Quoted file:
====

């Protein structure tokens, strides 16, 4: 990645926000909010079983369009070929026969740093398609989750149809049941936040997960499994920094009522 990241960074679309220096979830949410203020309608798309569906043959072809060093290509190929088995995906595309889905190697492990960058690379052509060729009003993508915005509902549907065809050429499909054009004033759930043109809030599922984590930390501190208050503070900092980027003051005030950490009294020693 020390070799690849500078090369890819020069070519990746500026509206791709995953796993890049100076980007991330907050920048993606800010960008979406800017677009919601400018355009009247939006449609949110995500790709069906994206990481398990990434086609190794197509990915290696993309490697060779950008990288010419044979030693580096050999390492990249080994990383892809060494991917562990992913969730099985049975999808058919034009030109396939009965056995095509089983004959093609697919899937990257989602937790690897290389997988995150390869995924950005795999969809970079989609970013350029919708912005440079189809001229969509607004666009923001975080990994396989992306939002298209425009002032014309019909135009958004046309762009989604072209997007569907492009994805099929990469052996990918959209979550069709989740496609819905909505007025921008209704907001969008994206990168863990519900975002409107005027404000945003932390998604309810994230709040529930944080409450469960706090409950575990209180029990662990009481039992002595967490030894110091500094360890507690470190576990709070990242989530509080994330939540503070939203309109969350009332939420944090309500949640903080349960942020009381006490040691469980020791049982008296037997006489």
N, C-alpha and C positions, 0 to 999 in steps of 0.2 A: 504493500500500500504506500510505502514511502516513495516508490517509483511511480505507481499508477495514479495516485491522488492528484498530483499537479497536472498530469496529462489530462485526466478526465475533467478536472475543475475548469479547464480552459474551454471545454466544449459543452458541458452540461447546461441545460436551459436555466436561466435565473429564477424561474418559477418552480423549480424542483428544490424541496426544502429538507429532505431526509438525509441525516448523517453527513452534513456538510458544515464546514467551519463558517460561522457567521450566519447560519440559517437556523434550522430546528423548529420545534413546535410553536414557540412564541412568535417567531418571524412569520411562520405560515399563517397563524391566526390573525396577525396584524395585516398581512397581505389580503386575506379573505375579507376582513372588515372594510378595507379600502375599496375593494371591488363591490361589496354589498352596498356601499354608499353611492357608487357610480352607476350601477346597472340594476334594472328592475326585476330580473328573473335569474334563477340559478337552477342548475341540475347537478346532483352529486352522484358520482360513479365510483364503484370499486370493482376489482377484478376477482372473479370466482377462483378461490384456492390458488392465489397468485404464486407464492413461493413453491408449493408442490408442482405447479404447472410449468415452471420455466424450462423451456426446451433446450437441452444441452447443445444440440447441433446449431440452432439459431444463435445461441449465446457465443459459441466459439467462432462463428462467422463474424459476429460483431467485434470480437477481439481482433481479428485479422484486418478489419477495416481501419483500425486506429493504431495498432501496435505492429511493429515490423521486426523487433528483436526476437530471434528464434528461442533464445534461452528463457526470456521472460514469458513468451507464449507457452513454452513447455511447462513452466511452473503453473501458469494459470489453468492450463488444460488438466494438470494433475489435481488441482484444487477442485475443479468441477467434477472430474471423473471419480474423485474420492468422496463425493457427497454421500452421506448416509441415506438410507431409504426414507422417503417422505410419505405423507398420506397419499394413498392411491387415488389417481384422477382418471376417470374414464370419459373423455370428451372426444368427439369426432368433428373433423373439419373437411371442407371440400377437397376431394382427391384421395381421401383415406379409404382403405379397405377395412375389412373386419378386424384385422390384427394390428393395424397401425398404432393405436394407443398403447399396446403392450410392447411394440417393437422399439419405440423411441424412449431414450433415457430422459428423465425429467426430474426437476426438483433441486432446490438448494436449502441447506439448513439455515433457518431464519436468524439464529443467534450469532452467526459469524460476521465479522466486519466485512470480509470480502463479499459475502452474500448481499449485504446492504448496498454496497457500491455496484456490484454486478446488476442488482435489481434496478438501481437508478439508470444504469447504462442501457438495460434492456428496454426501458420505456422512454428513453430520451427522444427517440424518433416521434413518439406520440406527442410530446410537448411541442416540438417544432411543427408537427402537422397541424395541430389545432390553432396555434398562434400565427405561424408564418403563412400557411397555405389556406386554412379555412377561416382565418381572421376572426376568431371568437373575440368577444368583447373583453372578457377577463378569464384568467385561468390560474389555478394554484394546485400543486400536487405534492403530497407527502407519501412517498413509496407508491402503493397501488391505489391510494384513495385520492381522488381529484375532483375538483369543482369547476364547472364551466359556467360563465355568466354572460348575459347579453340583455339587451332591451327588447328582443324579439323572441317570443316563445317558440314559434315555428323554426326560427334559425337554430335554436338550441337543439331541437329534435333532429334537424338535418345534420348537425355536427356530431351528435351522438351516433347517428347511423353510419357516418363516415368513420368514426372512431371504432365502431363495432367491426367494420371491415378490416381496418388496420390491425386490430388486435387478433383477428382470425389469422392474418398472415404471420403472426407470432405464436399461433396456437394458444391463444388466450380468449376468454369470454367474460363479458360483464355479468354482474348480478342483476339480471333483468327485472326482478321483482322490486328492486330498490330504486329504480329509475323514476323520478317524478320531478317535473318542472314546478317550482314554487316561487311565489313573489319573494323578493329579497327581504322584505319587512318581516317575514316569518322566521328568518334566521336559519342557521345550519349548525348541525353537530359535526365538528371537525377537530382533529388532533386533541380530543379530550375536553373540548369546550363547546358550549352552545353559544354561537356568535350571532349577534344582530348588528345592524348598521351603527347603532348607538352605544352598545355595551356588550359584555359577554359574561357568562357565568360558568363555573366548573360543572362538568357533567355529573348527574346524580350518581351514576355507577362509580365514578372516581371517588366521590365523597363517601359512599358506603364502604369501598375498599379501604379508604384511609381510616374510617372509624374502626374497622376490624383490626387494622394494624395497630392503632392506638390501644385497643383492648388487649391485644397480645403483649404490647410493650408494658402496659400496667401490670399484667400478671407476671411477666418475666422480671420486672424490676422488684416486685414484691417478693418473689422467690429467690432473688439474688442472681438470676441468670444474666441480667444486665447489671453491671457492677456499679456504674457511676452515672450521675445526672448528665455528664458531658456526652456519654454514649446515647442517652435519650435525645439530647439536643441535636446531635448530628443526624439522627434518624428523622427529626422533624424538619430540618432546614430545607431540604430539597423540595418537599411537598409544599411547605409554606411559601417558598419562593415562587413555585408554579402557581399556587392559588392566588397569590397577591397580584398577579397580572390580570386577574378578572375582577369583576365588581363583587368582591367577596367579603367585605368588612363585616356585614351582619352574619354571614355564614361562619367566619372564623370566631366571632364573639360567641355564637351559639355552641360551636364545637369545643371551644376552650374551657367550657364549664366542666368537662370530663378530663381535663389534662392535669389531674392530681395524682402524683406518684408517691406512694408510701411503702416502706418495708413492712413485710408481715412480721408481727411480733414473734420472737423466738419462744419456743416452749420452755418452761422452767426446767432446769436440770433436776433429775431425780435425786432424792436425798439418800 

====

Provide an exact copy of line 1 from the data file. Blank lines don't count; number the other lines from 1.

């Protein structure tokens, strides 16, 4: 990645926000909010079983369009070929026969740093398609989750149809049941936040997960499994920094009522 990241960074679309220096979830949410203020309608798309569906043959072809060093290509190929088995995906595309889905190697492990960058690379052509060729009003993508915005509902549907065809050429499909054009004033759930043109809030599922984590930390501190208050503070900092980027003051005030950490009294020693 020390070799690849500078090369890819020069070519990746500026509206791709995953796993890049100076980007991330907050920048993606800010960008979406800017677009919601400018355009009247939006449609949110995500790709069906994206990481398990990434086609190794197509990915290696993309490697060779950008990288010419044979030693580096050999390492990249080994990383892809060494991917562990992913969730099985049975999808058919034009030109396939009965056995095509089983004959093609697919899937990257989602937790690897290389997988995150390869995924950005795999969809970079989609970013350029919708912005440079189809001229969509607004666009923001975080990994396989992306939002298209425009002032014309019909135009958004046309762009989604072209997007569907492009994805099929990469052996990918959209979550069709989740496609819905909505007025921008209704907001969008994206990168863990519900975002409107005027404000945003932390998604309810994230709040529930944080409450469960706090409950575990209180029990662990009481039992002595967490030894110091500094360890507690470190576990709070990242989530509080994330939540503070939203309109969350009332939420944090309500949640903080349960942020009381006490040691469980020791049982008296037997006489």